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What's Spit?

Pull a lollipop out of your mouth and you'll see it. Wake up after drooling on your pillow and you'll feel it. That's right, it's spit, also known as saliva (say: suh-LIE-vuh).

Saliva is a clear liquid that's made in your mouth 24 hours a day, every day. It's made up mostly of water, with a few other chemicals. The slippery stuff is produced by the salivary (say: SAL-uh-vair-ee) glands. These glands are found on the inside of each cheek, on the bottom of the mouth, and under the jaw at the very front of the mouth. They secrete (say: sih-KREET), or ooze, about 2 to 4 pints (or about 1 to 2 liters) of spit into your mouth every day!

Spit is super for lots of reasons. Saliva wets food and makes it easier to swallow. Without saliva, a grilled cheese sandwich would be dry and difficult to gulp down. It also helps the tongue by allowing you to taste. A dry tongue can't tell how things taste — it needs saliva to keep it wet.

Spit helps begin the process of digestion (say: dy-JES-chun), too. Before food hits your stomach, saliva starts to break it down while the food's still in your mouth. It does this with the help of enzymes (say: EN-zimes), special chemicals found in the saliva. The combination of chewing food and coating it with saliva makes the tongue's job a bit easier — it can push wet, chewed food toward the throat more easily.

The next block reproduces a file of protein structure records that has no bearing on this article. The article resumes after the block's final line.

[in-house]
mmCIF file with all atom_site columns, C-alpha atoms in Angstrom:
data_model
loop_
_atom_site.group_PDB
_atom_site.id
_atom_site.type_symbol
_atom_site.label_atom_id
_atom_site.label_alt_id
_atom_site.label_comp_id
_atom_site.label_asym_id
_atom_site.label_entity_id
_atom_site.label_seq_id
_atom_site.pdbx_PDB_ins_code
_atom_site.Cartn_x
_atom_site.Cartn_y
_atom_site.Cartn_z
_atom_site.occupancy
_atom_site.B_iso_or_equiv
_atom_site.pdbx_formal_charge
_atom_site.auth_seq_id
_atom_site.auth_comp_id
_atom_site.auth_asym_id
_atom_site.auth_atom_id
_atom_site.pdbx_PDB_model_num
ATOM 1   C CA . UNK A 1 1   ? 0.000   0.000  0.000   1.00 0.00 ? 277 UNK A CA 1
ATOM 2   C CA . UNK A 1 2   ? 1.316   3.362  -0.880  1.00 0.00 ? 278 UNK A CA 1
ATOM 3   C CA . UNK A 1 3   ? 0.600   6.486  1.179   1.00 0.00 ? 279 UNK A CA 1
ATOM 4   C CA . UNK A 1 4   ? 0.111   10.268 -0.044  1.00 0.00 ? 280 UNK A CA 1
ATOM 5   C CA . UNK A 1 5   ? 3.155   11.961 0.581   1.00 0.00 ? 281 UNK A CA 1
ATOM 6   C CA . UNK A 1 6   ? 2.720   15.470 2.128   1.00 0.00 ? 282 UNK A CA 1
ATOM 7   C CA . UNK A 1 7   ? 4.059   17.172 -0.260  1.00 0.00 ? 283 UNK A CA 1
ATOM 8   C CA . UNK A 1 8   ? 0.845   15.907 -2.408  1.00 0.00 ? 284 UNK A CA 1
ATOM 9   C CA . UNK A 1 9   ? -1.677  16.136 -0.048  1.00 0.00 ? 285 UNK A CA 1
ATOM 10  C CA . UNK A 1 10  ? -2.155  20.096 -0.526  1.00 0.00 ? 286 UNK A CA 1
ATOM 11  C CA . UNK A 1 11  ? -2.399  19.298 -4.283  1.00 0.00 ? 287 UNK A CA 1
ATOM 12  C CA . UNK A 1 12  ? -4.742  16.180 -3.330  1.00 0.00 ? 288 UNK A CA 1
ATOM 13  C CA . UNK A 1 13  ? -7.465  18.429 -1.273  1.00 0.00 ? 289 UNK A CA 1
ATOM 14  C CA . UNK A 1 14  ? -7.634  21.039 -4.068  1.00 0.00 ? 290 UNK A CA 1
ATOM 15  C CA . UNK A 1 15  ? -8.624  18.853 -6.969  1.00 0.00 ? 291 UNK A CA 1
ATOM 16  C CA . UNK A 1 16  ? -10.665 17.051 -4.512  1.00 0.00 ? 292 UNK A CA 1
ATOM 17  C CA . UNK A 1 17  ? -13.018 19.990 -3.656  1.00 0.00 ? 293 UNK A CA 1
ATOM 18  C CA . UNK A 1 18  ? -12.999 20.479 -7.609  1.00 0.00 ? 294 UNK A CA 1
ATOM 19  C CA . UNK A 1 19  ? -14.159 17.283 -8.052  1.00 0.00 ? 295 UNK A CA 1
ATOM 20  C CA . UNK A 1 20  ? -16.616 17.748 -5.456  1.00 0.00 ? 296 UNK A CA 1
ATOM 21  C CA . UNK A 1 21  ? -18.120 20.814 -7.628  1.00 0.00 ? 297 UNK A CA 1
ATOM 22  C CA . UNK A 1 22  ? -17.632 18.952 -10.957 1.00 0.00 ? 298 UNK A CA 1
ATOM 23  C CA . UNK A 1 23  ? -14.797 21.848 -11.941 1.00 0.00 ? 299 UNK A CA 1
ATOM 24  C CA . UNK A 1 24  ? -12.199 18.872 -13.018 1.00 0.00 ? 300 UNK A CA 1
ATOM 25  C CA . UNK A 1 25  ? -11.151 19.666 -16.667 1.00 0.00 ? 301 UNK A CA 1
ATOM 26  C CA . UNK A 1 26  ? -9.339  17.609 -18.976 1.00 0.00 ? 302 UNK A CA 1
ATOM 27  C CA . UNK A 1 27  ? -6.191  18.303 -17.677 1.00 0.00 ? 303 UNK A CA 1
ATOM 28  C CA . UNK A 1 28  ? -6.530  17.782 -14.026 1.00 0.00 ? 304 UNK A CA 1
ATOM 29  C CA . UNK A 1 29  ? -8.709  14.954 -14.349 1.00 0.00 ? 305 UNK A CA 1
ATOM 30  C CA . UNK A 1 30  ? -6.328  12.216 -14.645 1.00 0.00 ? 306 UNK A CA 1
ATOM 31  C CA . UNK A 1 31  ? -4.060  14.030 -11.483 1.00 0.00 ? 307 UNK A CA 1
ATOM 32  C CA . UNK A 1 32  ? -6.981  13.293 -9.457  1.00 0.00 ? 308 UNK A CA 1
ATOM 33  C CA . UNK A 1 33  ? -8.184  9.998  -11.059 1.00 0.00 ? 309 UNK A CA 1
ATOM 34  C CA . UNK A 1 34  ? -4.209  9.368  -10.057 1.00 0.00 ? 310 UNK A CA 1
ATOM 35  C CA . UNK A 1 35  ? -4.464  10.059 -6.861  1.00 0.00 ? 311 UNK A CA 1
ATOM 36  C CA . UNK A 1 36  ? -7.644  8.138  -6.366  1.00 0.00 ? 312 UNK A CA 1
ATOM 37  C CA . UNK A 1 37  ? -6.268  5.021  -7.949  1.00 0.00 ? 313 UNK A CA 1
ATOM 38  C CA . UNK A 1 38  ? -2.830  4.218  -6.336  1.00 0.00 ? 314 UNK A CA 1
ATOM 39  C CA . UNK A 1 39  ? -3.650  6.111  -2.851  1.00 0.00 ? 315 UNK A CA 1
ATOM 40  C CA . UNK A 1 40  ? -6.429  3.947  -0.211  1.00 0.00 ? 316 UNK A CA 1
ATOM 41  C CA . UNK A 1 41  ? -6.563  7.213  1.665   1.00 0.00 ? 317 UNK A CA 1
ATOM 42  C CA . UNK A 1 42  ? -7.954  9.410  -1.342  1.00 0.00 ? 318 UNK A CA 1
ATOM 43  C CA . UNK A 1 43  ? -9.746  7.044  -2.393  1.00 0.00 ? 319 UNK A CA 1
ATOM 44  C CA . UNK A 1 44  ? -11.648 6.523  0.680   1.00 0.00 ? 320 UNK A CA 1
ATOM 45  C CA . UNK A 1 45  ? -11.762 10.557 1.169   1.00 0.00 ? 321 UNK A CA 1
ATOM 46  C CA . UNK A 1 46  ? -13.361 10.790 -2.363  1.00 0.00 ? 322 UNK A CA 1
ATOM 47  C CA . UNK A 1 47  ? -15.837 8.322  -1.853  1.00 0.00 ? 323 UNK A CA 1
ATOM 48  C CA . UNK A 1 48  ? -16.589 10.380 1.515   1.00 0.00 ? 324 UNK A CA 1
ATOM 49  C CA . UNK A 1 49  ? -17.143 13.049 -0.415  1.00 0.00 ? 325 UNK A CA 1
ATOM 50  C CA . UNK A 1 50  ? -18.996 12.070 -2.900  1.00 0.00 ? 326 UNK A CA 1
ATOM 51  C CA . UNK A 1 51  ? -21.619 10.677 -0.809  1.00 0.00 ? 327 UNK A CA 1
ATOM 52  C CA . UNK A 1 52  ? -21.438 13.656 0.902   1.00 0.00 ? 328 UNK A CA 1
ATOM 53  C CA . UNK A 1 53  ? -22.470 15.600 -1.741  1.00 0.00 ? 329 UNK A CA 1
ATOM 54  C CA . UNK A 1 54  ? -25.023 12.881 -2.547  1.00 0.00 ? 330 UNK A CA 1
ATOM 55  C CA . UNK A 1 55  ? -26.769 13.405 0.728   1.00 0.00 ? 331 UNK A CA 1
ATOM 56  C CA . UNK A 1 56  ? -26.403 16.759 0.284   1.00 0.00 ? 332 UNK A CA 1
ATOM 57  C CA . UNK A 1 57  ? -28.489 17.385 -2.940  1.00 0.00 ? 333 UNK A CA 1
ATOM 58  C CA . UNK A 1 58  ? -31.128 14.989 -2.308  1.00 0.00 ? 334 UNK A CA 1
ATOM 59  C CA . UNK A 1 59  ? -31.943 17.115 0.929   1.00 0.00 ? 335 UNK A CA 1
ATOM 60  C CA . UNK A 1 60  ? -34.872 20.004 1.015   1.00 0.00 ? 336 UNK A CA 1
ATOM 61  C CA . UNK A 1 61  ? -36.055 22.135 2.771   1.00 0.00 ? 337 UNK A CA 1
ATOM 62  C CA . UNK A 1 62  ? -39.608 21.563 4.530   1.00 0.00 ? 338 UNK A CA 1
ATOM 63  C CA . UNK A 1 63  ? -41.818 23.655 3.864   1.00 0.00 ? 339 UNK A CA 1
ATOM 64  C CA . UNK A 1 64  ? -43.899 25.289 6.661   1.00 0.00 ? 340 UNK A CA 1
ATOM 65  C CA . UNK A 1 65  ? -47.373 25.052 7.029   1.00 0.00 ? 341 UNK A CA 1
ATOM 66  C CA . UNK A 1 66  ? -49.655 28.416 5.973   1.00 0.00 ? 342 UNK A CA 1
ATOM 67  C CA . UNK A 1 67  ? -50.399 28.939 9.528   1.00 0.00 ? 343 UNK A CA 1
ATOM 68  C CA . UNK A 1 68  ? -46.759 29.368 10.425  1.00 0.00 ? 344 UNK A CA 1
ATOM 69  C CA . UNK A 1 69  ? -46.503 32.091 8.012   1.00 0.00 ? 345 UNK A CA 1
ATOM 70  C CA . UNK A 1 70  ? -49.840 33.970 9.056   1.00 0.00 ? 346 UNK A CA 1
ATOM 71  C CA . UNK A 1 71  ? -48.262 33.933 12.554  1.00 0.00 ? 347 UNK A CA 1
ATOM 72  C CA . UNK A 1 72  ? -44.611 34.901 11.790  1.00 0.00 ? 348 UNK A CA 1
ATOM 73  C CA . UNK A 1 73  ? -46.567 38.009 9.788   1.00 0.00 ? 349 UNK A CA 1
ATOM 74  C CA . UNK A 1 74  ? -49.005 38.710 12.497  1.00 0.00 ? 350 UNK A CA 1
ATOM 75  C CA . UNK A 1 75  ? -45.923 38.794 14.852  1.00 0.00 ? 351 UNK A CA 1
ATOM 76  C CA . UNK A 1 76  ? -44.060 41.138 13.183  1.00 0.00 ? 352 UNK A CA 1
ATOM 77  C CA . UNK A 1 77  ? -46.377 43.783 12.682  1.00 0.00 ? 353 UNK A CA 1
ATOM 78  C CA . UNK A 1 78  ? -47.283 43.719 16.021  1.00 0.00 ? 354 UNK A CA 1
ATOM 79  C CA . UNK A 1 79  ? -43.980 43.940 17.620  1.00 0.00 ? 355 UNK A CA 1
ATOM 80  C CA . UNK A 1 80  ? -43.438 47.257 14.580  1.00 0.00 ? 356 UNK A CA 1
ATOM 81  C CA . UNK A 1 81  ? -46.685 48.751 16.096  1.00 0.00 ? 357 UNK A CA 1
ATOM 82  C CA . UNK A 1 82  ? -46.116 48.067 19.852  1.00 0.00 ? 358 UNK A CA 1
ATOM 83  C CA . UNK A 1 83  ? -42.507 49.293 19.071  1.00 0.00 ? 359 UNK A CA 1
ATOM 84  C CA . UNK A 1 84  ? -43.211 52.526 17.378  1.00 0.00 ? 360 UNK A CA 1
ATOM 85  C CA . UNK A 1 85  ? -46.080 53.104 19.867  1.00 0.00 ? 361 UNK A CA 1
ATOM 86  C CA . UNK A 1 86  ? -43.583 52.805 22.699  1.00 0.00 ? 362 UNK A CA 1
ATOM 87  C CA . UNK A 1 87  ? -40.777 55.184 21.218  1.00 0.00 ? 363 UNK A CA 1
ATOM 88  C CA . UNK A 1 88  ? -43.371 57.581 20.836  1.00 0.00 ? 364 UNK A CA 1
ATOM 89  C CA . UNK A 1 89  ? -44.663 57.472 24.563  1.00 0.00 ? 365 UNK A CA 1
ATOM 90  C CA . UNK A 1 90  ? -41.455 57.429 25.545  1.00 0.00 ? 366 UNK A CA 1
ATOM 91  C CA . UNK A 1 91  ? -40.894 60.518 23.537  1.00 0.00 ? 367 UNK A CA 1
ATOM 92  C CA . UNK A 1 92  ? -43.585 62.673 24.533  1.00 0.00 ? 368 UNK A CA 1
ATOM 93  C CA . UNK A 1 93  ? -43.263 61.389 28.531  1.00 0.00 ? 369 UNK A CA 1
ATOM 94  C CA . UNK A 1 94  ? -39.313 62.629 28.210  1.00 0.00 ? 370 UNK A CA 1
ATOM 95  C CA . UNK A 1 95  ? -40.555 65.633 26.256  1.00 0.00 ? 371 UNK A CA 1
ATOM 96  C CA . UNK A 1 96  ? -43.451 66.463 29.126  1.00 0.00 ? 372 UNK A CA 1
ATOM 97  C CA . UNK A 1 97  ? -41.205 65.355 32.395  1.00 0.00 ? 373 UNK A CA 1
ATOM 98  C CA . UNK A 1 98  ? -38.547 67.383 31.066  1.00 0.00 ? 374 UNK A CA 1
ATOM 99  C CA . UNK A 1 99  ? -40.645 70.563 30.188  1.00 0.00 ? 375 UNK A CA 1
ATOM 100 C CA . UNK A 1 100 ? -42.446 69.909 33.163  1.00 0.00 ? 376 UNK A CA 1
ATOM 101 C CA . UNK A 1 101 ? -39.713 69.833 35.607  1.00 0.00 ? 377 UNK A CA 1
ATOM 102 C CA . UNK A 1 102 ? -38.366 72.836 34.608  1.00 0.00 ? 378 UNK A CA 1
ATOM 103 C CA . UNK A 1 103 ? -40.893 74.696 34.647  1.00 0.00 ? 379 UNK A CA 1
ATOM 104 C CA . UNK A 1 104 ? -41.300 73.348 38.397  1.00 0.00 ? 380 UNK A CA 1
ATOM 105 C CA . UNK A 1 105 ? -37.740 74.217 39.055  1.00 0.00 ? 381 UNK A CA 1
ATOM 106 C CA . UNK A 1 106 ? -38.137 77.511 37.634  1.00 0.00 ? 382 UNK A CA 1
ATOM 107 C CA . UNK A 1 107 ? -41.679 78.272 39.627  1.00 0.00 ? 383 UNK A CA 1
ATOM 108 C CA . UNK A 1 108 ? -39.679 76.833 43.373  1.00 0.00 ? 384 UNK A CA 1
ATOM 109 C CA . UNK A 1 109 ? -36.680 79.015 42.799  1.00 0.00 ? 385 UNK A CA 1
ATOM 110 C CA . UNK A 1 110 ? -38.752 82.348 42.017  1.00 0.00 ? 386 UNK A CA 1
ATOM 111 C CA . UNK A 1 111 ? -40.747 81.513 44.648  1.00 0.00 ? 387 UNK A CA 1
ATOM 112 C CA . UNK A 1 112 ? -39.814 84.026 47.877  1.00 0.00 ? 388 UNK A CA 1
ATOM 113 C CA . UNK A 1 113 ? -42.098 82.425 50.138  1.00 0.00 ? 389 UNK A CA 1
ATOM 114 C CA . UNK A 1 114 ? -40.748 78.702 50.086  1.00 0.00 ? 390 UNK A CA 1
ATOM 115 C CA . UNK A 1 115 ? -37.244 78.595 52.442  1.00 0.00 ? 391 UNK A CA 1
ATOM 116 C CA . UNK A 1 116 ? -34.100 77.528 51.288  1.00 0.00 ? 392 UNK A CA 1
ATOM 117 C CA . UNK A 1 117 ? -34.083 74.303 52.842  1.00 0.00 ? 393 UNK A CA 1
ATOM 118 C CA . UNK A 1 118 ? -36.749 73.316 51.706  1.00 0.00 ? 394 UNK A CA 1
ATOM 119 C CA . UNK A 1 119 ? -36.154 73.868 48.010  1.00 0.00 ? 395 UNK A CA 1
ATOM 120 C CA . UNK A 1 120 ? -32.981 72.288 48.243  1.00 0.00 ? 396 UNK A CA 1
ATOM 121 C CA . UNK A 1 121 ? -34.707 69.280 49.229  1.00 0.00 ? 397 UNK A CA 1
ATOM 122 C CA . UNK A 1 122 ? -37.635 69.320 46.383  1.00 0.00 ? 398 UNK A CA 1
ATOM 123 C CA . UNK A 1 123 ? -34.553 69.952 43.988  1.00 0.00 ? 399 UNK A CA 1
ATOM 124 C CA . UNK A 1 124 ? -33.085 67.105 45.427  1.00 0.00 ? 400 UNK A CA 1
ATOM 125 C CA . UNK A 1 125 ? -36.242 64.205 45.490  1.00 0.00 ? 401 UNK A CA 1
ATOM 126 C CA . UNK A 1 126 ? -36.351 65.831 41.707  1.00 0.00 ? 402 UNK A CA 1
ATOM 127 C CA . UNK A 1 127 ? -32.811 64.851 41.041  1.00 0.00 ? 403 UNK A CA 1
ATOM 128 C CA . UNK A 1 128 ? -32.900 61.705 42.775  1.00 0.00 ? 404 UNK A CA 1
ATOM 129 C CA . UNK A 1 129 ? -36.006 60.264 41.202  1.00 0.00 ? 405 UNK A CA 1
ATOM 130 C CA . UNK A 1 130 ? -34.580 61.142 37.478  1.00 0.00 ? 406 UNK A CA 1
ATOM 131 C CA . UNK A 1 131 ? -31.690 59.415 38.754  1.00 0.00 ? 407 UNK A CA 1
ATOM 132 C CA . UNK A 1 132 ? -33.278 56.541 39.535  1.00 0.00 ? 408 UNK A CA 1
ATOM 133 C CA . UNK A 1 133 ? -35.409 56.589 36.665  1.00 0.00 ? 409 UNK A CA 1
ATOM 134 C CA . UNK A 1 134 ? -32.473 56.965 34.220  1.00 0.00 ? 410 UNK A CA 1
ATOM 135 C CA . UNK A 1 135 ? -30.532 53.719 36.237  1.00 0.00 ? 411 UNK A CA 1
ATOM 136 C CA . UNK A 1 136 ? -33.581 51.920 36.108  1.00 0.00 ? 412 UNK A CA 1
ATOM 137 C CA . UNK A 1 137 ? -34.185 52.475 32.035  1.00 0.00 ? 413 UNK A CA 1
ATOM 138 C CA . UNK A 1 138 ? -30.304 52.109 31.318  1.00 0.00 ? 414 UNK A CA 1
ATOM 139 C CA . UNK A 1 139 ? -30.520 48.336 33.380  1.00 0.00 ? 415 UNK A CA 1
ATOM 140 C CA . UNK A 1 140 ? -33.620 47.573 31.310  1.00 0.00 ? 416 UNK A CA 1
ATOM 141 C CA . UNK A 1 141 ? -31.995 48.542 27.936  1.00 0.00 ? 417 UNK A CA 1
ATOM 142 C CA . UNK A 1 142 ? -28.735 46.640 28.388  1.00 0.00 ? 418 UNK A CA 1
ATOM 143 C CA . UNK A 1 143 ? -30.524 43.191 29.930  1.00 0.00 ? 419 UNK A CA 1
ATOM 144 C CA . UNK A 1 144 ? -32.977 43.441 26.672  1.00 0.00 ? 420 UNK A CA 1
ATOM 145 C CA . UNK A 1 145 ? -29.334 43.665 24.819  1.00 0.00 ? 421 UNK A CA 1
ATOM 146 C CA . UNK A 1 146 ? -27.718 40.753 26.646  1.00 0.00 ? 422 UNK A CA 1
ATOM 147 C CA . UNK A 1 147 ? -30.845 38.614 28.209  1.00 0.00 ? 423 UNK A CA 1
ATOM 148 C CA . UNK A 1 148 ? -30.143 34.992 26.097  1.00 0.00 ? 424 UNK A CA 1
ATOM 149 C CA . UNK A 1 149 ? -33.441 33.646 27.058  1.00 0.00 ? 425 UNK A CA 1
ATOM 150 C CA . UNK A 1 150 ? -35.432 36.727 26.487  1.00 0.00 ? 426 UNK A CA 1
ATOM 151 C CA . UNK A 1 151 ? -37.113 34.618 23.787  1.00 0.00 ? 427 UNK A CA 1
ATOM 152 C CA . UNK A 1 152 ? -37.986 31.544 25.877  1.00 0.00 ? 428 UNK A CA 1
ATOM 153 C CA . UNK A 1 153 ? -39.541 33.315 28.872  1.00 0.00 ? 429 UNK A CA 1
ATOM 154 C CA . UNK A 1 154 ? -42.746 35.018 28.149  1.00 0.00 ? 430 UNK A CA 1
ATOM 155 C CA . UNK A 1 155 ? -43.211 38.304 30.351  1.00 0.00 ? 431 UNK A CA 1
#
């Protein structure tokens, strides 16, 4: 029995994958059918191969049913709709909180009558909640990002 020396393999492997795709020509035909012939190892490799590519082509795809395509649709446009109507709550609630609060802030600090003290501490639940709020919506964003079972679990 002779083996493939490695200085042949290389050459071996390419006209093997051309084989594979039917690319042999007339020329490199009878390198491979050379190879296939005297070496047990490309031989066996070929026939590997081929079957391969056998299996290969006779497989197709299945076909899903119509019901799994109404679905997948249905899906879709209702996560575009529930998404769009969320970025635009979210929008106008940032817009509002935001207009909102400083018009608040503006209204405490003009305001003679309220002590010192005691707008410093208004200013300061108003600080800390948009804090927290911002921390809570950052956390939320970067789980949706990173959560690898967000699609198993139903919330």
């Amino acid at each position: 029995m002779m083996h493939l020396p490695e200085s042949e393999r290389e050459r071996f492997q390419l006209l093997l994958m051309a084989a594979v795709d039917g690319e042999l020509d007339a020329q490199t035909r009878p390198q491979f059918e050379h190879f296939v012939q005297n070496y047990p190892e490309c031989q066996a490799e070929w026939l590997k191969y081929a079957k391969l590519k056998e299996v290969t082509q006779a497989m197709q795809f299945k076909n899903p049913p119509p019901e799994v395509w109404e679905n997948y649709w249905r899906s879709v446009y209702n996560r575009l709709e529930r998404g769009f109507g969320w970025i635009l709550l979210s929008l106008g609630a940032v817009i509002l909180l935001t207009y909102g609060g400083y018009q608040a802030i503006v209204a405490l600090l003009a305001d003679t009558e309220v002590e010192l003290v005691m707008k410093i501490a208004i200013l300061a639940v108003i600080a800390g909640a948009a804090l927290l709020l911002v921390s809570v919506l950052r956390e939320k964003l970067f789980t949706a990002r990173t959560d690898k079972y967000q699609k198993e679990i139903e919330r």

Saliva also cleans the inside of your mouth and rinses your teeth to help keep them clean. (But remember that spit isn't enough to keep teeth in tip-top shape; you still need to brush and floss!) The enzymes in saliva also help to fight off infections in the mouth.

Most school-age kids have just the right amount of saliva. Sometimes a person may not have enough saliva, but this is usually the result of certain medicines or treatments, some kinds of diseases, or old age.

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